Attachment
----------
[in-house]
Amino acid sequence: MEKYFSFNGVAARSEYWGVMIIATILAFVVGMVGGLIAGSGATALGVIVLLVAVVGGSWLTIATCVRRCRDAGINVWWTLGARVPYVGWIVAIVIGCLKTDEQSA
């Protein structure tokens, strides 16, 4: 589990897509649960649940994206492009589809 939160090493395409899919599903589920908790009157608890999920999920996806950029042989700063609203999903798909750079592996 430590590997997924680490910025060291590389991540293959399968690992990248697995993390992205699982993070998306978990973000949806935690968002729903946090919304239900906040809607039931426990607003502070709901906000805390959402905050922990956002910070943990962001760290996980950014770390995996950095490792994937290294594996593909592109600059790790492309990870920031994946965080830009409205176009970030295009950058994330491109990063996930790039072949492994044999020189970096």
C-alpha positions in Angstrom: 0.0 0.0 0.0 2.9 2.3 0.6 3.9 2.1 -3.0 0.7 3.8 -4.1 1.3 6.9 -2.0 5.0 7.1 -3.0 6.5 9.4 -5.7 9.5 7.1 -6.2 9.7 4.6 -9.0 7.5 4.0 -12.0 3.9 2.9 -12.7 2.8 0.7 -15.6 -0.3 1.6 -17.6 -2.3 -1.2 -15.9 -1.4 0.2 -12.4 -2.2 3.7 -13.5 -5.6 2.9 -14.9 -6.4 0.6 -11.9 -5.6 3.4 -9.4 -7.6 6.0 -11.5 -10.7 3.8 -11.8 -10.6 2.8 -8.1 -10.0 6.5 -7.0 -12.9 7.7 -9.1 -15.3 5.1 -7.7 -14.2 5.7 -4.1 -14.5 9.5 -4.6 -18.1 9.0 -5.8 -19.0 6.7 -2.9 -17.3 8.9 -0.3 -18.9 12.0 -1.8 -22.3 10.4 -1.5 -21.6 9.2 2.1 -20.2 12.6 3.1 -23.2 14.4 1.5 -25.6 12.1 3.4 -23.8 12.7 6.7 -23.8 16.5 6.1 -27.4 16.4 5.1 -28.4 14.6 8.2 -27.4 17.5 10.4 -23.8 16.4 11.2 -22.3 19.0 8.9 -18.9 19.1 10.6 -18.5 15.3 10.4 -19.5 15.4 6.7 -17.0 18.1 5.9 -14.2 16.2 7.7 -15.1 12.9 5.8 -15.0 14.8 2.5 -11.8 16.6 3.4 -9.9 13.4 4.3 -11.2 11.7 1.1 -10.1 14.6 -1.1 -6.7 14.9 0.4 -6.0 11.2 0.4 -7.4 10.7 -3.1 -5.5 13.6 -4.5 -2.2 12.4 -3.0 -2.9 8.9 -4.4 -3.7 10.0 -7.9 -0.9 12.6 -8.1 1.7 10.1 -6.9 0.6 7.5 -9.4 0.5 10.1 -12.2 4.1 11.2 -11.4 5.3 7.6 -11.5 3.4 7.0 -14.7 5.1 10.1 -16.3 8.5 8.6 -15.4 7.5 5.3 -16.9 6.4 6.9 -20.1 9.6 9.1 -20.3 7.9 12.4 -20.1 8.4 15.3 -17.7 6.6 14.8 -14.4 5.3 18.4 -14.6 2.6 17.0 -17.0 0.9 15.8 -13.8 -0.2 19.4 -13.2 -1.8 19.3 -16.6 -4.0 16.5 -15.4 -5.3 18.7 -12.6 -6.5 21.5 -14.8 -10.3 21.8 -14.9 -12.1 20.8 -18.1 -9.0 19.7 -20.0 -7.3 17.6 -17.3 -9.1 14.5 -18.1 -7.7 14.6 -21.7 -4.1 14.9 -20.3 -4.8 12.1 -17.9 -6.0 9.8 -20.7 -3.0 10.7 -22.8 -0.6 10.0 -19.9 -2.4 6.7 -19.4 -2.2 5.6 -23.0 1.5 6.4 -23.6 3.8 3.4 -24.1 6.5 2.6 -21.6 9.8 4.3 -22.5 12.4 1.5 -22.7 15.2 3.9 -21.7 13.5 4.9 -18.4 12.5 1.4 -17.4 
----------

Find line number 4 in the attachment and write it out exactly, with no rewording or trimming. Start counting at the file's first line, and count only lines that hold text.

C-alpha positions in Angstrom: 0.0 0.0 0.0 2.9 2.3 0.6 3.9 2.1 -3.0 0.7 3.8 -4.1 1.3 6.9 -2.0 5.0 7.1 -3.0 6.5 9.4 -5.7 9.5 7.1 -6.2 9.7 4.6 -9.0 7.5 4.0 -12.0 3.9 2.9 -12.7 2.8 0.7 -15.6 -0.3 1.6 -17.6 -2.3 -1.2 -15.9 -1.4 0.2 -12.4 -2.2 3.7 -13.5 -5.6 2.9 -14.9 -6.4 0.6 -11.9 -5.6 3.4 -9.4 -7.6 6.0 -11.5 -10.7 3.8 -11.8 -10.6 2.8 -8.1 -10.0 6.5 -7.0 -12.9 7.7 -9.1 -15.3 5.1 -7.7 -14.2 5.7 -4.1 -14.5 9.5 -4.6 -18.1 9.0 -5.8 -19.0 6.7 -2.9 -17.3 8.9 -0.3 -18.9 12.0 -1.8 -22.3 10.4 -1.5 -21.6 9.2 2.1 -20.2 12.6 3.1 -23.2 14.4 1.5 -25.6 12.1 3.4 -23.8 12.7 6.7 -23.8 16.5 6.1 -27.4 16.4 5.1 -28.4 14.6 8.2 -27.4 17.5 10.4 -23.8 16.4 11.2 -22.3 19.0 8.9 -18.9 19.1 10.6 -18.5 15.3 10.4 -19.5 15.4 6.7 -17.0 18.1 5.9 -14.2 16.2 7.7 -15.1 12.9 5.8 -15.0 14.8 2.5 -11.8 16.6 3.4 -9.9 13.4 4.3 -11.2 11.7 1.1 -10.1 14.6 -1.1 -6.7 14.9 0.4 -6.0 11.2 0.4 -7.4 10.7 -3.1 -5.5 13.6 -4.5 -2.2 12.4 -3.0 -2.9 8.9 -4.4 -3.7 10.0 -7.9 -0.9 12.6 -8.1 1.7 10.1 -6.9 0.6 7.5 -9.4 0.5 10.1 -12.2 4.1 11.2 -11.4 5.3 7.6 -11.5 3.4 7.0 -14.7 5.1 10.1 -16.3 8.5 8.6 -15.4 7.5 5.3 -16.9 6.4 6.9 -20.1 9.6 9.1 -20.3 7.9 12.4 -20.1 8.4 15.3 -17.7 6.6 14.8 -14.4 5.3 18.4 -14.6 2.6 17.0 -17.0 0.9 15.8 -13.8 -0.2 19.4 -13.2 -1.8 19.3 -16.6 -4.0 16.5 -15.4 -5.3 18.7 -12.6 -6.5 21.5 -14.8 -10.3 21.8 -14.9 -12.1 20.8 -18.1 -9.0 19.7 -20.0 -7.3 17.6 -17.3 -9.1 14.5 -18.1 -7.7 14.6 -21.7 -4.1 14.9 -20.3 -4.8 12.1 -17.9 -6.0 9.8 -20.7 -3.0 10.7 -22.8 -0.6 10.0 -19.9 -2.4 6.7 -19.4 -2.2 5.6 -23.0 1.5 6.4 -23.6 3.8 3.4 -24.1 6.5 2.6 -21.6 9.8 4.3 -22.5 12.4 1.5 -22.7 15.2 3.9 -21.7 13.5 4.9 -18.4 12.5 1.4 -17.4 